Posted by: Andi Arsana | June 27, 2007

Indonesia’s Submission of the Extended Continental Shelf: Status and Problems

I Made Andi Arsana*
madeandi@ugm.ac.id

Clive Schofield**
clives@uow.edu.au

* Department of Geodesy and Geomatic Engineering,
Gadjah Mada University, INDONESIA. Currently a UN-Nippon research fellow in Ocean Affairs and the Law of the Sea at the Australian National Centre for Ocean Resources and Security, University of Wollongong, Australia

** QEII Research Fellow at the Australian National Centre for Ocean Resources and Security, University of Wollongong, Australia.

Abstract

The United Nations Law of the Sea Convention (LOSC) 1982 indicates that a coastal State may make a claim to continental shelf extending beyond 200 nautical miles (Extended Continental Shelf, ECS). In order for a coastal State to exercise its sovereign rights over the ECS, a submission containing the outer limit of its continental shelf should be deposited to the Commission on the Limits of the Continental Shelf (CLCS) trough the Secretary-General of the United Nations.
Indonesia is one of the coastal States, which may potentially make such a claim to continental shelf beyond 200 nautical miles from its baselines. Preliminary studies also suggest that Indonesia may be able to advance such claims in several locations. At the time of writing, Indonesia is currently preparing for its ECS submission, with a deadline of 13 May 2009. The present paper is aimed at outlining the development of Indonesia’s ECS claim, including analysis of the current status of the submission preparations as well as the challenges that Indonesia is facing. While giving particular emphasis to technical aspects, this paper will, necessarily, discuss legal issues associated with Indonesia’s ECS submission.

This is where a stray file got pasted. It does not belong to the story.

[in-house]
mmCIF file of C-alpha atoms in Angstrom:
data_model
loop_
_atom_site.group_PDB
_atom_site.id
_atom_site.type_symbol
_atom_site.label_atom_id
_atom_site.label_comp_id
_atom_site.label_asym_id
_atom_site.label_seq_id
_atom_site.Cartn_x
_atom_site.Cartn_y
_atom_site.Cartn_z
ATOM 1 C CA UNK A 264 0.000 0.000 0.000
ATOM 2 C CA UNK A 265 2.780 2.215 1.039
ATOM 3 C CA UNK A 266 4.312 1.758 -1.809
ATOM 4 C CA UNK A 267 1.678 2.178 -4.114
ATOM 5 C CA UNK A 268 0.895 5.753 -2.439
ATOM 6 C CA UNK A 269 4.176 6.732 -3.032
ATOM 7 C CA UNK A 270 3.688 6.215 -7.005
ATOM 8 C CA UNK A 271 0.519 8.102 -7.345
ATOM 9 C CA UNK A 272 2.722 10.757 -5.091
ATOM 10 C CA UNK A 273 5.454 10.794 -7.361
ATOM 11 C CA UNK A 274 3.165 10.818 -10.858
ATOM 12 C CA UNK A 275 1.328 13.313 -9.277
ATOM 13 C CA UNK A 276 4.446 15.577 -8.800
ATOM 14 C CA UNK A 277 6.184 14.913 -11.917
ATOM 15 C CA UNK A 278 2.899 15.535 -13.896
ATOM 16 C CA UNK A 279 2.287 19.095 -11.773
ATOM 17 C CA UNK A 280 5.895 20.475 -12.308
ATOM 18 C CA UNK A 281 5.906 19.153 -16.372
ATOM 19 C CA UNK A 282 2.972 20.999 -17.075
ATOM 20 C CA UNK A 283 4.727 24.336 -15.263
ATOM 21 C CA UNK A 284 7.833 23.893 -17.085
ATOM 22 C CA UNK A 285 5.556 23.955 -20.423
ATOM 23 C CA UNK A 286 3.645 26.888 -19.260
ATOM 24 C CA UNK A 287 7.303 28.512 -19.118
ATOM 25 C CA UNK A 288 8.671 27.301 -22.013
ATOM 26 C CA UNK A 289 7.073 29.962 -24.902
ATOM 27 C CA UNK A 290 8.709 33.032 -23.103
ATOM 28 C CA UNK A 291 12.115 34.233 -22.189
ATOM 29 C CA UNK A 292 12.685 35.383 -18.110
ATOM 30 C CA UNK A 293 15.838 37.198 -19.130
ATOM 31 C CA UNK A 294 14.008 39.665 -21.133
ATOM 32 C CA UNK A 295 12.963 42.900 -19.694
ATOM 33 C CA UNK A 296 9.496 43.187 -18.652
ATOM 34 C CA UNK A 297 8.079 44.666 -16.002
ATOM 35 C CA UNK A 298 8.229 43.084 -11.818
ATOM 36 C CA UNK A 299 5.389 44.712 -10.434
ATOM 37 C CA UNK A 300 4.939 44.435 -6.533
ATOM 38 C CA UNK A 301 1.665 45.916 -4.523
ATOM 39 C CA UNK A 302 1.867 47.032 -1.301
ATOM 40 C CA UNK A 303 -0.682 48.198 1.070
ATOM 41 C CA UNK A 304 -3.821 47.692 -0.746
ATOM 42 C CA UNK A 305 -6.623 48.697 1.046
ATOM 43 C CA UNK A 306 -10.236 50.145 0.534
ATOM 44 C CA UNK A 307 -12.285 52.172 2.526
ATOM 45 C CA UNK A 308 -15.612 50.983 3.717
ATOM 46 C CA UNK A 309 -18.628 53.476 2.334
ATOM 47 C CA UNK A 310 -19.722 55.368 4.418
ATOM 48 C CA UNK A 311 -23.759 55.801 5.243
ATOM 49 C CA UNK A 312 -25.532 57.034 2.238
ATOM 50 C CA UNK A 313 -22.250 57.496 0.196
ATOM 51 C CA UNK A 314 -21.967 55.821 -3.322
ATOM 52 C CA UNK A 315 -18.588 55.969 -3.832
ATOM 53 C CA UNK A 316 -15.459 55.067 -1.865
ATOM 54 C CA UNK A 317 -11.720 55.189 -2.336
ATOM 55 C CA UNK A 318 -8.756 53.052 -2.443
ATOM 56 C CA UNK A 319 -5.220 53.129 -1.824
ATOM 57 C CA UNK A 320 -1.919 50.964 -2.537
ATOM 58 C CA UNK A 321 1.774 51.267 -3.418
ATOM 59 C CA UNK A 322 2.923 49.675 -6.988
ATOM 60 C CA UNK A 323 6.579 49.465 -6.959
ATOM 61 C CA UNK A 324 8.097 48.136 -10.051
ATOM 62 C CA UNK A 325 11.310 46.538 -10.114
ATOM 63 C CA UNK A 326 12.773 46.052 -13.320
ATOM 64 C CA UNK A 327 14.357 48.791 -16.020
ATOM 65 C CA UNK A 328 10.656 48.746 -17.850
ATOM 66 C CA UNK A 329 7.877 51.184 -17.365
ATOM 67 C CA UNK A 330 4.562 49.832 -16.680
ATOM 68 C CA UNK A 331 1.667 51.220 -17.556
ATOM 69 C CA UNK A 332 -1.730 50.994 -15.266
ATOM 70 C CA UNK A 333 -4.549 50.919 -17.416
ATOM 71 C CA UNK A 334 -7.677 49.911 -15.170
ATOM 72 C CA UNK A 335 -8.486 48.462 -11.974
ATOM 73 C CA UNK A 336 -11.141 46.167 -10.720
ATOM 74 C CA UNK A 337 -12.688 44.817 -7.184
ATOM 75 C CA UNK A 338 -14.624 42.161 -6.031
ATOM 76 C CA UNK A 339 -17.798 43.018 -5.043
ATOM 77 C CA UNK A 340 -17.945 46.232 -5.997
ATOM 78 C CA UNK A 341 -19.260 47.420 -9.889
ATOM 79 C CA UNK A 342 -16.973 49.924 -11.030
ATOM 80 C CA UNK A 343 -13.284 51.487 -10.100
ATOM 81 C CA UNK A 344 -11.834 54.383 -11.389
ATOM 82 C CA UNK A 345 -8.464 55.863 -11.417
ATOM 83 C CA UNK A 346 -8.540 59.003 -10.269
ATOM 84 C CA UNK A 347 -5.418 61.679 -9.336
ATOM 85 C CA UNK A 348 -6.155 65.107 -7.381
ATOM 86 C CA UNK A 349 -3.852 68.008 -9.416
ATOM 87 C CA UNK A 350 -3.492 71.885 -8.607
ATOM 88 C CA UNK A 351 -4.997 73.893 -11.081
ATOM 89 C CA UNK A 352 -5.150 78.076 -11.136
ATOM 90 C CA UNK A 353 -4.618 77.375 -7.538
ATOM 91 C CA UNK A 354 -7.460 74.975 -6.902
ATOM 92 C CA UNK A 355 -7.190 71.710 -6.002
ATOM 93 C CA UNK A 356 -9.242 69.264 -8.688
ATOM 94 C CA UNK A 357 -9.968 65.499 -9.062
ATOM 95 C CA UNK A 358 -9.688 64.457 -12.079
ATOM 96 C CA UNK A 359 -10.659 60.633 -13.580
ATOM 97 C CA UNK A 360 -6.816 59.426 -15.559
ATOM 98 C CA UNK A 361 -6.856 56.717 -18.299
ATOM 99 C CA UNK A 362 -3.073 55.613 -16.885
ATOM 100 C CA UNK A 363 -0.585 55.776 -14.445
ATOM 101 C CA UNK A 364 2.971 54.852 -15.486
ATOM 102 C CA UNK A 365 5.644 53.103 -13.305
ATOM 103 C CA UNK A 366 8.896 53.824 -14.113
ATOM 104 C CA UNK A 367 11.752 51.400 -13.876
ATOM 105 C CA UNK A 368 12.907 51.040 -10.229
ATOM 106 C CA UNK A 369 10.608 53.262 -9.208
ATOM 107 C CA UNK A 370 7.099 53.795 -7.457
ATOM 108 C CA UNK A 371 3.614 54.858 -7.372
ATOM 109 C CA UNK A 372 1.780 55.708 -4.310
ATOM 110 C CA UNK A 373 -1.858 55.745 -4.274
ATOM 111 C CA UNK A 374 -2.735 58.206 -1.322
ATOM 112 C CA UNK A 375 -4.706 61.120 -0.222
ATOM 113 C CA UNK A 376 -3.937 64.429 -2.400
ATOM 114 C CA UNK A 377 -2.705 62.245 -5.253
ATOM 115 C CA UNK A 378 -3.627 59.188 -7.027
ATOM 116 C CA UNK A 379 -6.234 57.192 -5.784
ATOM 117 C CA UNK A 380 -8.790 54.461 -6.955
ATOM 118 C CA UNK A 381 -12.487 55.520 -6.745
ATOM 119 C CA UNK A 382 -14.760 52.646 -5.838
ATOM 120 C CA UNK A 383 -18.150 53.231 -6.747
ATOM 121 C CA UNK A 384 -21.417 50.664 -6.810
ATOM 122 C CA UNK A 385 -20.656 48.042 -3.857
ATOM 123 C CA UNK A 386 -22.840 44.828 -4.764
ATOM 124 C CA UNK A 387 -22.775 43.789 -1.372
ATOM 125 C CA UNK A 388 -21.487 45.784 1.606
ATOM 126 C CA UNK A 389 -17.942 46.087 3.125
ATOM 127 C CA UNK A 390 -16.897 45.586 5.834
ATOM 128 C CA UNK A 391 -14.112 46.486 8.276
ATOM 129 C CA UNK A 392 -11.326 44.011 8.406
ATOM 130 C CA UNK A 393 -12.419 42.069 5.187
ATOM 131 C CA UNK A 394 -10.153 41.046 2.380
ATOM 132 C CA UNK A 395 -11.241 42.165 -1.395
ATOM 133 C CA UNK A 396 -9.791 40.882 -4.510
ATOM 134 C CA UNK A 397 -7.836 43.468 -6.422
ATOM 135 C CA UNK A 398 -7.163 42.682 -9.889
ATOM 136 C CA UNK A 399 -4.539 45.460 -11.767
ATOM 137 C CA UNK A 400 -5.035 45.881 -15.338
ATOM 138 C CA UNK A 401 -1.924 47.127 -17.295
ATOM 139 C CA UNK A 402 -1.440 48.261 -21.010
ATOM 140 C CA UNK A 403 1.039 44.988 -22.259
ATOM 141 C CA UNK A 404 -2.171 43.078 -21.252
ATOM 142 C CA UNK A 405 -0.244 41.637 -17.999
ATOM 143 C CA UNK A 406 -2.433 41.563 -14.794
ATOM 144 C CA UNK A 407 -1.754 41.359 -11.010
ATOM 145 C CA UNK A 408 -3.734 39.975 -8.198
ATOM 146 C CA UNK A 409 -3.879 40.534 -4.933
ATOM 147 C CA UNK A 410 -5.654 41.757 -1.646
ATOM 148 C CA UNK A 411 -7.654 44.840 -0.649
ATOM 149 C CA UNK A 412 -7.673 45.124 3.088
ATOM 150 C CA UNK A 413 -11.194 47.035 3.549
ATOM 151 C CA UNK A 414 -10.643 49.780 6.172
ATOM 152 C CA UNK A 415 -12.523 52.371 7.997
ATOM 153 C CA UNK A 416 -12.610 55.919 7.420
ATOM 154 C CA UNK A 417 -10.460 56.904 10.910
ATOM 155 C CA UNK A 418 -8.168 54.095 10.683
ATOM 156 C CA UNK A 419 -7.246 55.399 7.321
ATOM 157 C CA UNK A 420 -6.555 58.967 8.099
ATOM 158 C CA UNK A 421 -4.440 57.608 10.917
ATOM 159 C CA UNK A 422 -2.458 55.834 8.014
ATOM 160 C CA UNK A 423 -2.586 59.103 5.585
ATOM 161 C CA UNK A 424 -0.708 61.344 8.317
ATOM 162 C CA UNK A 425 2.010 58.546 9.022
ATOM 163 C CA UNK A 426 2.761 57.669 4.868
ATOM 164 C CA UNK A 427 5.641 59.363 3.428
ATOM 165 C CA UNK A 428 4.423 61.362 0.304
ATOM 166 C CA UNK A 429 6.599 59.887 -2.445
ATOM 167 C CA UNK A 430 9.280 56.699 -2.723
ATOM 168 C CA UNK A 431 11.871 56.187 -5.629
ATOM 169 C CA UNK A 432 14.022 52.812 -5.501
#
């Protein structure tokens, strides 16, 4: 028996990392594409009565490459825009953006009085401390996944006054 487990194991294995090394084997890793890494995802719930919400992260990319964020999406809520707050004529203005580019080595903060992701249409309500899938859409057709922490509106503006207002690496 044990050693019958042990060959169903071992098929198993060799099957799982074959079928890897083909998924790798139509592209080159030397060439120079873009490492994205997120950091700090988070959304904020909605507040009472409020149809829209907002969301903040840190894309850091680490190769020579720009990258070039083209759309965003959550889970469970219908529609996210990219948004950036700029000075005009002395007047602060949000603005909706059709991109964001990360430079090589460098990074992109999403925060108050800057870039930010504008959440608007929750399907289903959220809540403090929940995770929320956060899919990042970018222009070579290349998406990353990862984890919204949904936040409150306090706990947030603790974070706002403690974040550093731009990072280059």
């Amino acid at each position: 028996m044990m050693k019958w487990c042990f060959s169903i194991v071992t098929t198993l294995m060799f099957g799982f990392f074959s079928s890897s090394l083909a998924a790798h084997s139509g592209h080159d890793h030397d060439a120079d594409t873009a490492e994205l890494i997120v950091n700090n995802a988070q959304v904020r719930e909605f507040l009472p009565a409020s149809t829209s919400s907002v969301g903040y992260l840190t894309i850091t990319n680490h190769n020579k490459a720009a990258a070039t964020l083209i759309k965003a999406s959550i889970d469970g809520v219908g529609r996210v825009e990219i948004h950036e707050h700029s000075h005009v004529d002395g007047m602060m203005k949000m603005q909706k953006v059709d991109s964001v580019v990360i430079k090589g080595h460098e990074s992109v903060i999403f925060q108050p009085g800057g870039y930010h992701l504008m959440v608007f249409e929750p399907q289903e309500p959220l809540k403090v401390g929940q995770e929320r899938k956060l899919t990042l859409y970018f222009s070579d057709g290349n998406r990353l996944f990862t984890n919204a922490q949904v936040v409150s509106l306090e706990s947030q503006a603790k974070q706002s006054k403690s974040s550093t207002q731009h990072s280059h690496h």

This paper generally covers the principles related to the definition of the outer limits of the ECS, with an emphasis on the formulae and constraints as set out in Article 76 of LOSC, technical aspects of ECS definition, and the latest status and problems related to Indonesia’s ECS submission. Wherever possible, this discussion is also intended to provide possible options to overcome the identified problems.

Keywords: extended continental shelf, LOSC, article 76, CLSC, submission, formulae, constraint

Remark: accepted for oral presentation at MapAsia 2007 in Kuala Lumpur.


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